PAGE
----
This recession isn’t like the last few we’ve had. This time, there are millions of jobs that are going away, and they’re not coming back.
“We’re not buying new homes, new cars and durable goods the way we used to, and we’re not reading newspapers in the age of the Internet,” says Yusuf Wilson, job coach and author of Time To Get Hired!
“Those are four job sectors affected right there.” Because of the labour conditions and other market pressures that have changed for good, the numbers of jobs in those fields will never return to their former levels. As a result, people need to think about re-educating themselves and preparing for jobs that will be around for a while.”
Wilson identified 10 job sectors that are drying up, with one category that will continue to grow.
Yusuf Wilson is President and Senior Consultant of Wilson Training and Consulting Systems, LLC. Yusuf has over 20 years of executive leadership and training experience and he is the author of Time To Get Hired! which is on sale now. This article has been written for Business Insider and has been published with permission from News And Experts PR.
Unemployment in the construction area was up to 17 per cent this past August, up from 16.5 per cent a year ago.
The housing market is still floundering, and inventories are still vast because of the millions of foreclosures.
Since 2006, the realty sector has lost 200,000 jobs, because houses aren't selling the way they used to. Most realtors don't work on a salary, but rather, on a commission.
So, if they don't sell, they don't eat. Many have already pulled up their shingles and begun seeking work elsewhere. If the housing market doesn't recover, neither will the realty sector.
So far, Detroit has lost close to 300,000 jobs, and for every car company worker laid off, three more are laid off in related industries, such as car dealerships.
The domino effect isn't going away, as many consumers shift to buying used cars to save money.
The drug business has a different push and pull -- patents. Many of the big drug companies' patents are going to expire, meaning generic companies will be able to sell popular prescriptions for lower prices soon.
Look for jobs in that sector to dry up until the next Viagra or Claritin comes along.
Two pressures are driving away bank jobs. Thousands of banks closed during the recession at the same time automated banking and Internet banking have become popular with consumers.
That means fewer banks, and fewer need for bank tellers. The Internet isn't going away, so those jobs won't be coming back.
Education is a major priority to moving the United States forward in the 21st Century, however most state or local governments have been susceptible to shrinking municipal revenue receipts during this recession.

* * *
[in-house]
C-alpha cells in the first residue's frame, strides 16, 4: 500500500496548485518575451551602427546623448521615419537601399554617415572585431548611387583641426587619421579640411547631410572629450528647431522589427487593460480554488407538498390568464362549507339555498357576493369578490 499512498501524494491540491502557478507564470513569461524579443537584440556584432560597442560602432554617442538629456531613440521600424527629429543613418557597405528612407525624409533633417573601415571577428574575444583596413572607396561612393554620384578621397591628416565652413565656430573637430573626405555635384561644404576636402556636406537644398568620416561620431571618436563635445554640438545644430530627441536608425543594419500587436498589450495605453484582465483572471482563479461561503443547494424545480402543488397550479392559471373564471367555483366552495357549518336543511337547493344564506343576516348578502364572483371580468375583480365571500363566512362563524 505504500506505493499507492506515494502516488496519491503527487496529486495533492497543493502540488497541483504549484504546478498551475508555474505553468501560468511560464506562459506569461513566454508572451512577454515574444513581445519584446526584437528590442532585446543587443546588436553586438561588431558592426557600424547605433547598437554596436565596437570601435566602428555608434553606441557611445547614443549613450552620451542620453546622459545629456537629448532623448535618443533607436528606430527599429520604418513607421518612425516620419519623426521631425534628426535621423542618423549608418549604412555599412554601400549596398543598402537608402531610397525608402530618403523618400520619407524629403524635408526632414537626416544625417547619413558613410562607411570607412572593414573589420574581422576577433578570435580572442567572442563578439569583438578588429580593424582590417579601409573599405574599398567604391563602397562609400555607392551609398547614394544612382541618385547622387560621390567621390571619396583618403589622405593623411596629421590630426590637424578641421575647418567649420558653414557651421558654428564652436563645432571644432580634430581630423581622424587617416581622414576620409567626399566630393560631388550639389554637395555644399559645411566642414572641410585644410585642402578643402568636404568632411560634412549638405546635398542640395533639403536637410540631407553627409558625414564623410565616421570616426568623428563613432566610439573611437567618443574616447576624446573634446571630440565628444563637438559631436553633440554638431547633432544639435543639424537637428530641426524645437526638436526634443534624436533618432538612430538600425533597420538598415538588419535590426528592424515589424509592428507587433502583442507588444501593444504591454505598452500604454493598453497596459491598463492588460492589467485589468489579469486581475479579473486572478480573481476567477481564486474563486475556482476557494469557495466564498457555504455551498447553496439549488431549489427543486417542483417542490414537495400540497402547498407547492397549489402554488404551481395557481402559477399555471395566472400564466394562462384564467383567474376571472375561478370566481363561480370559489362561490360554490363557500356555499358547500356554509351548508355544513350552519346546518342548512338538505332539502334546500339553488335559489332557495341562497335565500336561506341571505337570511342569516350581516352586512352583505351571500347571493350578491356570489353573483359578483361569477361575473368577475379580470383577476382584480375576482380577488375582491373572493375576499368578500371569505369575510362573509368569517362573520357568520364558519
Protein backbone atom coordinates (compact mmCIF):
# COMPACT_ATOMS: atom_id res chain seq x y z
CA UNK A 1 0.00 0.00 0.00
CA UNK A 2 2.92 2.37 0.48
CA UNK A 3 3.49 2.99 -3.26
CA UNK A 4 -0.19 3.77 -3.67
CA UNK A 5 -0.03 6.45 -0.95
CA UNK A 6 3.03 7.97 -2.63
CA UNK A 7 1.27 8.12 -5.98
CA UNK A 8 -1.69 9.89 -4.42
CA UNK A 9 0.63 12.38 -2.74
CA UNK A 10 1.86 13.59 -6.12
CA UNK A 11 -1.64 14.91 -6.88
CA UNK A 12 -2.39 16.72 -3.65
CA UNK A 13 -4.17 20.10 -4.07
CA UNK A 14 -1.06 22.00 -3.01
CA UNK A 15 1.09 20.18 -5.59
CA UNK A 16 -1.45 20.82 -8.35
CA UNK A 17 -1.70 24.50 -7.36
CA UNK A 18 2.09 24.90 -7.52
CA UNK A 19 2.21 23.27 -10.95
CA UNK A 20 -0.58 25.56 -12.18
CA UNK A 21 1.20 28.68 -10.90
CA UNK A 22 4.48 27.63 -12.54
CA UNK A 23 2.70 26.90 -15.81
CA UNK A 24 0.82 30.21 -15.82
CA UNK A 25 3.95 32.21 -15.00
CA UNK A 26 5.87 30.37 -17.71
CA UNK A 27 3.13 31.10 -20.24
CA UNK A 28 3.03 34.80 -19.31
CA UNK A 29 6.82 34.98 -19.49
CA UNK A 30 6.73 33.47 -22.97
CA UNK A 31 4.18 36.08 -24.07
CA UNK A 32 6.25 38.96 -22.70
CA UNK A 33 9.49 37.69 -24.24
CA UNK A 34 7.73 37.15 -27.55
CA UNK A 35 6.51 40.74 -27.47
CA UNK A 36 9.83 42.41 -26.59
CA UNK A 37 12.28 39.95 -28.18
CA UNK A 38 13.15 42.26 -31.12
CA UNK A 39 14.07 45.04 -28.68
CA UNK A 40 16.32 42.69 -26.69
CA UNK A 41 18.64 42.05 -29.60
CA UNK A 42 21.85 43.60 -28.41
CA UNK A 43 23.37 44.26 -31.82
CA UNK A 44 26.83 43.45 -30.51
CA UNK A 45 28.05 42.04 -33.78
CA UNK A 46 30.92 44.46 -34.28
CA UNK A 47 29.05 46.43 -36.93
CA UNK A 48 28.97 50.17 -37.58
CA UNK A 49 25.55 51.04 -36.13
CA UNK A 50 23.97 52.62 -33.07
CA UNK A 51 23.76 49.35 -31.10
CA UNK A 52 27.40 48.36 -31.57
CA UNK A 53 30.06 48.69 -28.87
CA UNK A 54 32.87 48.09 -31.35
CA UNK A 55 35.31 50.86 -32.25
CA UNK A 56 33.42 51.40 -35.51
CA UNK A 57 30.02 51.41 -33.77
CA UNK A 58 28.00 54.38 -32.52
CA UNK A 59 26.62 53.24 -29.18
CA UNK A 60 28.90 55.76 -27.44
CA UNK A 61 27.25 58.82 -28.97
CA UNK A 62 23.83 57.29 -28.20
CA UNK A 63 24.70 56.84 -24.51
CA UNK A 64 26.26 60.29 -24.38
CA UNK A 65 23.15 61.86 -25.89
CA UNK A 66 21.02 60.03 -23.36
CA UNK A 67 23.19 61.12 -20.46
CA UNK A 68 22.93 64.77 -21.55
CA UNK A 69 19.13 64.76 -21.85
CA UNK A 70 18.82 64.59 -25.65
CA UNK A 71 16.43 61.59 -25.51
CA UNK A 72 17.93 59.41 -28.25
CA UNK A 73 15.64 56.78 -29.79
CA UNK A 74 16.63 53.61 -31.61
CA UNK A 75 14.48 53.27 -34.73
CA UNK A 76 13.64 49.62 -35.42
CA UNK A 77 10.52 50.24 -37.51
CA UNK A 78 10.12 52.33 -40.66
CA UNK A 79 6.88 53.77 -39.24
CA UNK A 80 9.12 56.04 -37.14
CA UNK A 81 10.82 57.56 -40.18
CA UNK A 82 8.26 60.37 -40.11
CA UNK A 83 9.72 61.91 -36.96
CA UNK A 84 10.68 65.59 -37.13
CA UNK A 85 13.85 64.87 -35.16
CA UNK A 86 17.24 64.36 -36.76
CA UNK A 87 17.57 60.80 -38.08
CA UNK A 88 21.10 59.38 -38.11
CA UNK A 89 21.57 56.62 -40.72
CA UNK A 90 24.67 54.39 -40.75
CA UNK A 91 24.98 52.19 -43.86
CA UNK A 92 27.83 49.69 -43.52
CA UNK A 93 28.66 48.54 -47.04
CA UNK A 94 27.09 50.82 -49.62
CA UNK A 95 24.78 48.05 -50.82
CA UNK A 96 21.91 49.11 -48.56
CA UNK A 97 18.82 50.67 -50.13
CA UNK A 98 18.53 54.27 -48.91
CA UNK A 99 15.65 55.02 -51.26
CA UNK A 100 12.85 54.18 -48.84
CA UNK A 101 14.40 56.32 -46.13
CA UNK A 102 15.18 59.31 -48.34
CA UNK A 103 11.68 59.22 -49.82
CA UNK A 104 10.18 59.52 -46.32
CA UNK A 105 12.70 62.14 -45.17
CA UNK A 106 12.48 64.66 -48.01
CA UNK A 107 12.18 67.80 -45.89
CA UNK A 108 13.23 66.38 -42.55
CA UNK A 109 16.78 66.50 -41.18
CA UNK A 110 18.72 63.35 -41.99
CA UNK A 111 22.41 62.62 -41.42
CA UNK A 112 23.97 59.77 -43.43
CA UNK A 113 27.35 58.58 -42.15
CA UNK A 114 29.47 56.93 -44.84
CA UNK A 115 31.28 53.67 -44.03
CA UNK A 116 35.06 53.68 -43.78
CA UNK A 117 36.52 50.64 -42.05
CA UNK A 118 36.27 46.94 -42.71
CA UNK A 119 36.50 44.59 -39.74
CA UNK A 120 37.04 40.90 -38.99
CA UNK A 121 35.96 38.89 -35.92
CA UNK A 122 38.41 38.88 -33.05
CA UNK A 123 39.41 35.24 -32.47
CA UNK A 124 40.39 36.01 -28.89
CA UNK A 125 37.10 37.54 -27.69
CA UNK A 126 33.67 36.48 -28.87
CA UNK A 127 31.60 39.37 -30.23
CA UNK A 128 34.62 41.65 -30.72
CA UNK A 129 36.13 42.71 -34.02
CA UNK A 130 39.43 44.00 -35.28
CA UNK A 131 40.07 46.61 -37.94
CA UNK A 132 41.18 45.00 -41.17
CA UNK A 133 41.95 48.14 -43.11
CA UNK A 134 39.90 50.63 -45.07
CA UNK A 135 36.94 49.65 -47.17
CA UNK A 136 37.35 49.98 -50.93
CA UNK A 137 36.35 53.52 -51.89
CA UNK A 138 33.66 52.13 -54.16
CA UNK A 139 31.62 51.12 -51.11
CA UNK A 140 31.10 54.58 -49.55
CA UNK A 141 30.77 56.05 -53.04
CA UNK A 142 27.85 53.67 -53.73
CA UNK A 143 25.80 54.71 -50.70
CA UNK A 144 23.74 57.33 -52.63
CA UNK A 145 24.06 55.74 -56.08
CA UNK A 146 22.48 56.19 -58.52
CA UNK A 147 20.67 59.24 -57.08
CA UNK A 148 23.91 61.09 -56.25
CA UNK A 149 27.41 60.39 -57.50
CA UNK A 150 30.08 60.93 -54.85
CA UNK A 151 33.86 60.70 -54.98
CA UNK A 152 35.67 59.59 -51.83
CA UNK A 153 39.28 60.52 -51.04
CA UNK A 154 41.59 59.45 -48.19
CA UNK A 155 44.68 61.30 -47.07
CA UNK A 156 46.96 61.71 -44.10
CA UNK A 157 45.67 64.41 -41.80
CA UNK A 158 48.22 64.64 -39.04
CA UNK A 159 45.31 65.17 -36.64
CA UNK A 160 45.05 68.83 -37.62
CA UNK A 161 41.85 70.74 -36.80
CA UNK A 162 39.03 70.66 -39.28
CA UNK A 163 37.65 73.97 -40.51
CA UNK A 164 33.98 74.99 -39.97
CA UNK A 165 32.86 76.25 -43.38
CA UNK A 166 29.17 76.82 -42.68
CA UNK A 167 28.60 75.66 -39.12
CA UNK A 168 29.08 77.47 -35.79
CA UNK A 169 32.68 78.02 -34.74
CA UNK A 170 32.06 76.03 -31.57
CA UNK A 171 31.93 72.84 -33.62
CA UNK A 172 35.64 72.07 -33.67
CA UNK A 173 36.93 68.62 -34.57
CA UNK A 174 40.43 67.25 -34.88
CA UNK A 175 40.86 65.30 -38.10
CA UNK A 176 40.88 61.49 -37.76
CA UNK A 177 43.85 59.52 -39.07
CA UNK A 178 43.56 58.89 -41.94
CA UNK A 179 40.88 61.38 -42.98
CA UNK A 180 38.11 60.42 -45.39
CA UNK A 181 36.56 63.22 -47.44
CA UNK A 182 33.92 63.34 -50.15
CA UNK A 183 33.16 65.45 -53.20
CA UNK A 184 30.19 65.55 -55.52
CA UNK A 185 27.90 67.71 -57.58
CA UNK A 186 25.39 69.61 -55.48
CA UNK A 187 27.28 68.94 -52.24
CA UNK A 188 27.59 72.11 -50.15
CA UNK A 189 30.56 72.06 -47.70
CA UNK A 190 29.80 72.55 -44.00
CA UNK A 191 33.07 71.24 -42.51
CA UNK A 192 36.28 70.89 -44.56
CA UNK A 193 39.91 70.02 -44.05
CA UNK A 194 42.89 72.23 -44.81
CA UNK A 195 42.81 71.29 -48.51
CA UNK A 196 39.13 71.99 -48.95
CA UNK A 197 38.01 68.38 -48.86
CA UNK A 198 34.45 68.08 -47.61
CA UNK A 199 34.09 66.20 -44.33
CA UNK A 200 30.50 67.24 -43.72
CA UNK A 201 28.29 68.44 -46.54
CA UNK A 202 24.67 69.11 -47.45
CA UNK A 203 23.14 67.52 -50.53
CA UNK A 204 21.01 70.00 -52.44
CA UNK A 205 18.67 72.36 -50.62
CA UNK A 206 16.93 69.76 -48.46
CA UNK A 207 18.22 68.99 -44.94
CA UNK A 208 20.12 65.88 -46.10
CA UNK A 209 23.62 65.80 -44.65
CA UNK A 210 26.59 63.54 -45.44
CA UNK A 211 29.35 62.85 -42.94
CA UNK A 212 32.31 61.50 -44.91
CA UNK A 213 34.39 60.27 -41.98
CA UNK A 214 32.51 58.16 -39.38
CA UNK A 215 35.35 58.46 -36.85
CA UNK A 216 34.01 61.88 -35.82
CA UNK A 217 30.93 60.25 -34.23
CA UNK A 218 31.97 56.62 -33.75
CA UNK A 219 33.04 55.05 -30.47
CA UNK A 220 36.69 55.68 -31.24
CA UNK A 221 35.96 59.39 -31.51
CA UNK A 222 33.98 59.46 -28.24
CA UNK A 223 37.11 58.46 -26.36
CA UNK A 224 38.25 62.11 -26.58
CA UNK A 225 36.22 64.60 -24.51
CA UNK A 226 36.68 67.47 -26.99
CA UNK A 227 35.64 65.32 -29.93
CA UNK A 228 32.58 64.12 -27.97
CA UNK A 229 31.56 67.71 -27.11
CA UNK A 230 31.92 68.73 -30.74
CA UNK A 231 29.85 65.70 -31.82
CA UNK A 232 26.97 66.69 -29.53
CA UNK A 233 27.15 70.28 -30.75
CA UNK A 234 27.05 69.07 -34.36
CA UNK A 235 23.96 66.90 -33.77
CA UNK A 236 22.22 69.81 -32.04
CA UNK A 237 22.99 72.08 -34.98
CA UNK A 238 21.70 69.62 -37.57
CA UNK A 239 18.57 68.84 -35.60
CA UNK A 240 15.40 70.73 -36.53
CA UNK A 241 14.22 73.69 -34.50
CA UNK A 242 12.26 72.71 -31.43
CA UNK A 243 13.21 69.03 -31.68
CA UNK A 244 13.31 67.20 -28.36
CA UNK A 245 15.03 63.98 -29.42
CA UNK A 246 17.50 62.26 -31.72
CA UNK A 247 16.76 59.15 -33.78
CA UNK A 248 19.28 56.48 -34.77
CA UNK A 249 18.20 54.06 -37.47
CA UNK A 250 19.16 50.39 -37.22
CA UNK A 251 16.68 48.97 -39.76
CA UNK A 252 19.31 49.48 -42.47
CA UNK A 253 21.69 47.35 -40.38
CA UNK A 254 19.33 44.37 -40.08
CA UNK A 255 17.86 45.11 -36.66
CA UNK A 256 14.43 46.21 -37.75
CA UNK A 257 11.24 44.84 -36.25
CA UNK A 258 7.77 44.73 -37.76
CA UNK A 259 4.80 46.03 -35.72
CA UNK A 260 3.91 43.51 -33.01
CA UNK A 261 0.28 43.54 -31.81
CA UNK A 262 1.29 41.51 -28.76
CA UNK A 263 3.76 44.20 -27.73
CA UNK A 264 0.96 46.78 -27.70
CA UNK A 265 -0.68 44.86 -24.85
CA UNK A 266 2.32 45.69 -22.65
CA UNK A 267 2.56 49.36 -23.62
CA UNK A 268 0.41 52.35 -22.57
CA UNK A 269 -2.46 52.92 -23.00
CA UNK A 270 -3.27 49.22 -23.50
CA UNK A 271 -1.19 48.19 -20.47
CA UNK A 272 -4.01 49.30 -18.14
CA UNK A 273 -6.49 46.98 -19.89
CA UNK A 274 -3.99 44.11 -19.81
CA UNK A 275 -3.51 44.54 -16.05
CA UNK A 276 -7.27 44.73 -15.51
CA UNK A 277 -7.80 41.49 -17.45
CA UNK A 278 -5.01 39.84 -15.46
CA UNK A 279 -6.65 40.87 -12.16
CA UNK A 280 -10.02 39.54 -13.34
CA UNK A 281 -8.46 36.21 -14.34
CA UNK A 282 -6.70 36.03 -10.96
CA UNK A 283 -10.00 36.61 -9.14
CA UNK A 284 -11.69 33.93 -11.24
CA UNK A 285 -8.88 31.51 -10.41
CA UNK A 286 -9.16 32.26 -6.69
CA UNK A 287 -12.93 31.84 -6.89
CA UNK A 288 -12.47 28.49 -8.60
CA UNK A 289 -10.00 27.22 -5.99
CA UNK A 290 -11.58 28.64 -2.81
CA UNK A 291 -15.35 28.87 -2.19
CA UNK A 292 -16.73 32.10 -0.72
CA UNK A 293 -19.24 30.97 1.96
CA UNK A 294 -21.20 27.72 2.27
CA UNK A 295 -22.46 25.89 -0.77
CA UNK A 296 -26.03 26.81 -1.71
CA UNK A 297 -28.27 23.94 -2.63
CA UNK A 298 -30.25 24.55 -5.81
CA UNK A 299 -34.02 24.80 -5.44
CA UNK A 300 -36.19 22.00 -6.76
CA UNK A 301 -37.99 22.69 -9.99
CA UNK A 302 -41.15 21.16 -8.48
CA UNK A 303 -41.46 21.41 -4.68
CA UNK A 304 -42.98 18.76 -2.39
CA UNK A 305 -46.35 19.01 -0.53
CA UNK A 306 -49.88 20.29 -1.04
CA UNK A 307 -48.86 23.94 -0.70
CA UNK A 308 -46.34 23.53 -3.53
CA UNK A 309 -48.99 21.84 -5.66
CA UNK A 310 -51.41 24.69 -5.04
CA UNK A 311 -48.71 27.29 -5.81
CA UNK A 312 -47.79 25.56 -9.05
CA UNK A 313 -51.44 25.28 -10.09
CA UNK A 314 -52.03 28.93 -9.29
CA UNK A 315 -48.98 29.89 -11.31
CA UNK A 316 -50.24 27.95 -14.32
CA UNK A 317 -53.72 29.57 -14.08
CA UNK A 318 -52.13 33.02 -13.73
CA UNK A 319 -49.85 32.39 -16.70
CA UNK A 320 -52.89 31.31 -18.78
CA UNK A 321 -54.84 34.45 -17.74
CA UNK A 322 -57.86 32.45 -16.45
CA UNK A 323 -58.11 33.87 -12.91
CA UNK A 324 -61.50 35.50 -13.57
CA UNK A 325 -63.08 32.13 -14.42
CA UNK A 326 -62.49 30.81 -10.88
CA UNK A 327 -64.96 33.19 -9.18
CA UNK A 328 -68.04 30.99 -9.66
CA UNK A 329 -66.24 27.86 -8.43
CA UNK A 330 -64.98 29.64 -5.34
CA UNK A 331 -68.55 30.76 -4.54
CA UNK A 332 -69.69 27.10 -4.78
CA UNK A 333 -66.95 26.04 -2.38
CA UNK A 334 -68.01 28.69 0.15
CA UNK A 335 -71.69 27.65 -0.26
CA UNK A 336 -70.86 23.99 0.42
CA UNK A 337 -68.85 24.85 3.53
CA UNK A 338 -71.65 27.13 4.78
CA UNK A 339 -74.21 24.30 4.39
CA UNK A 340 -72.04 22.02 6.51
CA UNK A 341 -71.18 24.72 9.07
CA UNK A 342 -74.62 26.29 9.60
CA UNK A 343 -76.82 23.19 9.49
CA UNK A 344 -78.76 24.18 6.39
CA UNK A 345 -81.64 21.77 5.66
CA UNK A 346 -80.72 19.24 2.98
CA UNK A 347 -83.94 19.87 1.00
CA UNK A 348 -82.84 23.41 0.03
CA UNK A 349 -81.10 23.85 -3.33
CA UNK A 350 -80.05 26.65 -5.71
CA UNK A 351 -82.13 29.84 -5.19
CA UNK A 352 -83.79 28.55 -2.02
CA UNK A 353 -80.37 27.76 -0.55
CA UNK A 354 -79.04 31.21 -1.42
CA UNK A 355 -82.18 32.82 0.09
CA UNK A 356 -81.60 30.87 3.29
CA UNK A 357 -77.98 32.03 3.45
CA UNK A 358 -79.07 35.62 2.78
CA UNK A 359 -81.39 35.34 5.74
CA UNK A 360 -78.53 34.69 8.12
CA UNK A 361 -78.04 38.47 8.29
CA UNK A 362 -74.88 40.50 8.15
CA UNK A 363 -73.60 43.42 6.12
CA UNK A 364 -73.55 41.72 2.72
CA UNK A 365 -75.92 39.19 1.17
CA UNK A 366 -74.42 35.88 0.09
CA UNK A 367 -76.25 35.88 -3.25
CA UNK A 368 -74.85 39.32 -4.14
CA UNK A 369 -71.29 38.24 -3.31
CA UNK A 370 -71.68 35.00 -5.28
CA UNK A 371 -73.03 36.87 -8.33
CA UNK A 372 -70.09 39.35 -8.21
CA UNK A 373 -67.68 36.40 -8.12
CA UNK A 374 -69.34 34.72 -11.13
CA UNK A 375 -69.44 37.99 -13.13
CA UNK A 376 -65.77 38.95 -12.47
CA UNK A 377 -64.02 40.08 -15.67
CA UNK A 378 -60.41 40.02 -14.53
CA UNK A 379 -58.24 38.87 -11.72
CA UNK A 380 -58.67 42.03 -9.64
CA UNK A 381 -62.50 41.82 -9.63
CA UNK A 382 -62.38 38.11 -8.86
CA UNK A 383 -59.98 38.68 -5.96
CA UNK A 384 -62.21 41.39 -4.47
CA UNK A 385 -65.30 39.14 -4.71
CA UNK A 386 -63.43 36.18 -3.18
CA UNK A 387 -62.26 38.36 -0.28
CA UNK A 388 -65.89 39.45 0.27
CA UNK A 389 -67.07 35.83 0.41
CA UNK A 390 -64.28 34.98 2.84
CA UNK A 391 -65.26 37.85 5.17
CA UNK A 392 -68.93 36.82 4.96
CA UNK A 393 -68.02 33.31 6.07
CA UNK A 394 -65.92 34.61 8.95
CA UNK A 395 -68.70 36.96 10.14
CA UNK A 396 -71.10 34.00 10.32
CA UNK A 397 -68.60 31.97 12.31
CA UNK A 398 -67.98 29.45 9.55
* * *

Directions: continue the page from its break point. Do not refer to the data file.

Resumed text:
This resulted in the reduction of over 220,000 state and local education jobs since November 2009.
With consumers trying to save money on everything from automobile gas to postage cost, the continual decline of consumers using the US Postal system has increase during the 2007 -- 2009 recession.
With over 130,000 job losses since 2007, postage service clerks, mail processors and processing machine operators will see additional declines as electronic communication continue to reduce traditional postal service use.
With the projected 2010 federal budget deficit of $1.5 trillion, the military is a prime target for federal government budget cuts. Secretary of defence, Robert Gates has recommended freezing military pay, cutting health-care costs, and outsourcing many military jobs to contractors.
In addition, troop deployments in Iraq and Afghanistan are winding down over the next two years.
Most believe police, firefighter, and other state and federal public safety jobs are the last to be reduced or furloughed. And they are correct.
However, many state and federal government fiscal constraints have now reached that unfortunate point. Police, fire, and other public safety departments are now subject to the same rules and budget pressures as other federal and state government agencies.
With increasing pressure to slash Uncle Sam's $14 trillion debt, the federal government will have to reduce staffing levels, contain employee payrolls and manage benefits cost.
Some of these measures have began already: on November 29th , President Obama announced a two year payroll freeze. In addition, there have been more than 240,000 federal jobs cuts since 2007.
On the plus side, Wilson said the Green industry would continue to grow.
From 1997 to 2008, green jobs grew by a factor of 67 per cent, and with the Obama Administration promising to create as many as 5 million jobs over the next decade, it's time for job hunters to match their education to the job trend that is tracking upward,
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